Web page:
The Greek movie "Oi ouranoi einai dikoi mas' ( 'The skies belong to us' ) (B/W) of Finos Film, in the 1950s , was the only one where a Greek spitfire was used . Starring Lambros Konstandaras , Antigonee Valakou and Alekos Alexandrakis (2) . The role of the pilot of a Greek spitfire was played by Alekos Alexandrakis (1) just landing from a mission. The film shows a full landing and taxiing of a Spitfire XVI possibly in the Dekelia aerodrome. It is the RW380  ( verified by the Tower Controller's call '3-8-0', the unique 380 in serial numbers for the greek spitfires) carrying on the rudder the number 3 which may indicate that it was used by the Air Cadets as a trainer at that time.


The TE284 Greek Spitfire XVIc : a 'forgotten' veteran , dead in oblivion - the area seems to be the Elefsina (LGEL) aerodrome (60 Km west of Athens) around 1955

The only Spitfire preserved in Greece today, a IXc

We have traced the historic path of one of the ex Greek Spitfires the TE356 , that is still existing in USA under the registration N356TE. Its serial number does exist into the Geek inventory of those days.

The restored ex-Greek Spitfire XIVc TE356 (DD-E)

We read the following text associated to the above picture :

Built at Castle Bromwich. To 29 MU on 23rd June 1945, to 695 Sqn (later 34 Sqn) on July 11th. With 2 CAACU from August 20th 1951 until September 1st 1952, then instructional airframe 6709M and 7001M at Bicester. Taxied in ' The Battle of Britain' film in 1968, then to 4 Sqn detachment of CFS at Kemble for restoration to flying condition, but work halted. To CFS Little Rissington on December 4th 1970, displayed on pylon. To Cranwell with CFS on April 20th 1976 then to Leeming in 1978. Exchanged for a P-47D and joined Doug Arnold's Warbirds of GB collection in 1986, stored at Bitteswell. Registered G-SXVI on February 25th 1987, rebuilt by Trent Aero East Midlands, first flight on December 16th 1987. At Biggin Hill until 1990. To Evergreen Ventures of Oregon, USA as N356EV in January 1990, to 747 Inc of Oregon as N356TE March 1991.
(photo by Tim Clark)
- Note : The TE356 seems to had a short life with the RHAF.. We may assume it was early returned to RAF due to technical problems. 



It would have been unfair not to mention few things about the Helldiver dive bomber , firstly because it flew together with the Spitfires during the 1949 operations on the Greek mountains and secondly because it was piloted mainly by the same aviators.   


            One of the few controversial American designs, the Helldiver , was a unique American design , actually the first ever dive-bomber in history , dated back to the end of WW1. The German 'Stuka' JU87 has kept a very prominent position in aviation history and created strong impressions during the 'Blitzkrieg' period 1939-40. Although considered as the forerunner of the dive-bombers it was just a late copy of an American type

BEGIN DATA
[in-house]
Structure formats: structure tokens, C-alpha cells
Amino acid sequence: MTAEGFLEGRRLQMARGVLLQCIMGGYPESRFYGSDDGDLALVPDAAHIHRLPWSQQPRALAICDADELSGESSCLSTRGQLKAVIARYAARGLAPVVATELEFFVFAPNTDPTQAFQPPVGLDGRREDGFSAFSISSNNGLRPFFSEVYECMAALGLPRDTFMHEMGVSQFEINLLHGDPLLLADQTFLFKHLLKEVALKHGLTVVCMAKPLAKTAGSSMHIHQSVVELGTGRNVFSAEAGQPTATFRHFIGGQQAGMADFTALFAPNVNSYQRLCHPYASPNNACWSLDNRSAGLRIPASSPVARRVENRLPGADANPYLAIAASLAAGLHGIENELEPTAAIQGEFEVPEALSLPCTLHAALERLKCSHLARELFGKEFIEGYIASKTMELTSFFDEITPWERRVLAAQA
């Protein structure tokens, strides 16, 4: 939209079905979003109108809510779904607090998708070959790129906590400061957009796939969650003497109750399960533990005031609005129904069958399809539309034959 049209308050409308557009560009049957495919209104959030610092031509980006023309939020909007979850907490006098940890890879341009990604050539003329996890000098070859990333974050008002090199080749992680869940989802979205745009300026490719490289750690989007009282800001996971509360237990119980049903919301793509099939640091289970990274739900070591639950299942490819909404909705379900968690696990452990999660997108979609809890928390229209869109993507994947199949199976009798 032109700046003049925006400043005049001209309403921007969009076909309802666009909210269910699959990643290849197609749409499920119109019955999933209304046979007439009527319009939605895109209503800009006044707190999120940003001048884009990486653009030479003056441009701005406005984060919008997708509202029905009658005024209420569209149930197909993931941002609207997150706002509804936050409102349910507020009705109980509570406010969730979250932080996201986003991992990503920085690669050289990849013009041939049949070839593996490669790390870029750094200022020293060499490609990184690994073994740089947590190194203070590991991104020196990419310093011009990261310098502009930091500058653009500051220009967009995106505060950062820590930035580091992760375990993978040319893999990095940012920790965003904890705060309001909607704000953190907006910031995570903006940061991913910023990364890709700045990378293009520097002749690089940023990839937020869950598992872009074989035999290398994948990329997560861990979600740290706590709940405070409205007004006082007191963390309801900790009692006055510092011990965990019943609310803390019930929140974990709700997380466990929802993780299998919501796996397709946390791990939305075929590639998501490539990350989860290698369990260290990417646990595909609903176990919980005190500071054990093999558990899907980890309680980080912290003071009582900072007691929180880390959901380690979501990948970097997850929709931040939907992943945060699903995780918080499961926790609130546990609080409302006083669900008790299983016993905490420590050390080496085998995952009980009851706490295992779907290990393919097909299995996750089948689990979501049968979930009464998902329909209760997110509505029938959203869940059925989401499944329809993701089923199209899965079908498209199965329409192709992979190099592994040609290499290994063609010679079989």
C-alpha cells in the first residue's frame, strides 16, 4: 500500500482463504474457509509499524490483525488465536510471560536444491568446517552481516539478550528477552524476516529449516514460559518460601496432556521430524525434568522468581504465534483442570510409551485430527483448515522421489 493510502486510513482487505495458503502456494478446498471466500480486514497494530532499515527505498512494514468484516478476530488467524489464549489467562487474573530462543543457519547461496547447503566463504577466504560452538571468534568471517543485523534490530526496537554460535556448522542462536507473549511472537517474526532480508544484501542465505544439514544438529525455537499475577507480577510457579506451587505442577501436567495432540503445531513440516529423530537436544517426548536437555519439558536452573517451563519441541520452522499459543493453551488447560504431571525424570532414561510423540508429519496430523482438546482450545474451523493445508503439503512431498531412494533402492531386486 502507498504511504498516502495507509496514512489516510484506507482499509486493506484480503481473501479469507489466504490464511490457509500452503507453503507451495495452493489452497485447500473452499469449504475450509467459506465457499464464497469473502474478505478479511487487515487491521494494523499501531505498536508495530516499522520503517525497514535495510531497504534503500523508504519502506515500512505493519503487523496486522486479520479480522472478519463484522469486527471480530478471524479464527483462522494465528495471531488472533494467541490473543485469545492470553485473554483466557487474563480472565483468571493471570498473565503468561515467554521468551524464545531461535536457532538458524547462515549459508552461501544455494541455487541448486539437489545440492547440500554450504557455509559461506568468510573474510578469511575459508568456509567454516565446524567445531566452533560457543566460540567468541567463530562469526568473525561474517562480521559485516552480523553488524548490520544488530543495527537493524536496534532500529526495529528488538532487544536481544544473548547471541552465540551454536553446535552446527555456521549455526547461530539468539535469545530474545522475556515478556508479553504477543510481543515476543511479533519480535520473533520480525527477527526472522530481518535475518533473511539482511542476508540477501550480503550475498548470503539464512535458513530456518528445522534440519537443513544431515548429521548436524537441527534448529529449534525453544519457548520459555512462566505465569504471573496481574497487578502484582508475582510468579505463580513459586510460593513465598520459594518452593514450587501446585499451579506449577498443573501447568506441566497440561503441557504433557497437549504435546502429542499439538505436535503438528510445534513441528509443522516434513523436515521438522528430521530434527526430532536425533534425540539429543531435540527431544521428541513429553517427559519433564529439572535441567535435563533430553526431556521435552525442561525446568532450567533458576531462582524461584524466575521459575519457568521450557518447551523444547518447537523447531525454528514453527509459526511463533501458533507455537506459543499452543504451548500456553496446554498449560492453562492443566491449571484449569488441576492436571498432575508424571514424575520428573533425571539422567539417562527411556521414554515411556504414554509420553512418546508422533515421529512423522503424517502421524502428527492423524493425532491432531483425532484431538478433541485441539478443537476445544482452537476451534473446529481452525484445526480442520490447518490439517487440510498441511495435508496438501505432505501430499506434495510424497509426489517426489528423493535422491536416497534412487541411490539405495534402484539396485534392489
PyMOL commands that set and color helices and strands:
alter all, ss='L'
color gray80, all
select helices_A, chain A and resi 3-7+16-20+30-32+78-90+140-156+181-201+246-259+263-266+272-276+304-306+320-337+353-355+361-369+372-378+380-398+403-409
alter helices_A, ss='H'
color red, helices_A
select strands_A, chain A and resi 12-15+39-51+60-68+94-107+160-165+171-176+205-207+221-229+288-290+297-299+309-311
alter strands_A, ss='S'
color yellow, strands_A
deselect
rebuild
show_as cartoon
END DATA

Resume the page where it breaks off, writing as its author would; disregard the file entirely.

It was conceived in 1919 by American navy pilots who have seen that a steep angle of 70o degree inclination over a ship gives more accuracy than level bombing during sea maneuvers and moving targets. The dive bombing dogma became official in US Navy in 1928 and Curtis designed a biplane prototype called FBC-4 that was to be nicknamed 'Helldiver'. 25 such planes became operational over the USS Saratoga, in 1931 while in 1933 some of them attacked the 'sandinistas' during a local rebellion in Nicaragua. In 1937 the official type known as Helldiver SBD-3 was regularly appearing on the decks of the US carriers. It was the German WW1 ace Ernst Udet , on these days flying as a demo pilot in US , that was impressed by this design and advised Herm. Göring to buy two such planes in 1934 for testing with the Luftwaffe. The result was the JU87A and the B,C variants that appeared on the Spanish Civil War in 1936 and the D used mainly during the German invasion on Europe and the Battle of England. The Germans were extremely impressed by the dive bombing possibilities up to the extreme point to worship the 'Stuka' , an otherwise weak plane standing no chance against enemy fighters. The Battle of Britain experiences led to the removal of the 'Stuka' from the important battlefronts.  

            Evolution of the Helldiver

             In the mean time the Helldiver reputation went through a long crisis. In 1939 the new monoplane version of the Helldiver known as the SB2C was adopted by the Navy hoping to represent the latest in bombing technology ; it did not prove to be so ,though. In 1940 Curtis was fully in fever to replace the older obsolete navy types and had no time to study in detail the Helldiver ; the tests proved, after many crashes, that the stalling speed was very high for a precision bomber operating from carriers and the rest of the surfaces needed much reconsideration. The US Navy was about to abort the Helldiver project for ever but then Pearl Harbor came and all plane projects were reactivated. The modifications , however,  demanded by the new experiences coming from the European Air War were to produce more headaches as every new change was destabilizing the plane even further. In 1942 , the latest version Helldiver was tested to replace the Midway veteran Douglas SBD Dauntless on the USS carrier Yorktown but it was rejected as having a 'buggy' performance and there  received its second nickname : The Beast ! Pilots did not like it but in 1943 it became operational over Rabaul only to prove that the veteran Dauntless it has replaced was actually better in performance except it did not have folding wings. However , many Helldivers would not even take-off from a carrier's deck ! The same plane offered for the British Navy was rejected as well when tested in one squadron , never to reappear with British colors. Middle 1944 during the battle for the Philippines 70% of the SB2Cs were lost due to … accidents ! By the end of the war the SB2C Helldiver was armed with 8 of the new 'Tiny Tim' rockets with a  500 lb. load and its importance was slightly upgraded but no future was ever considered for this type in US.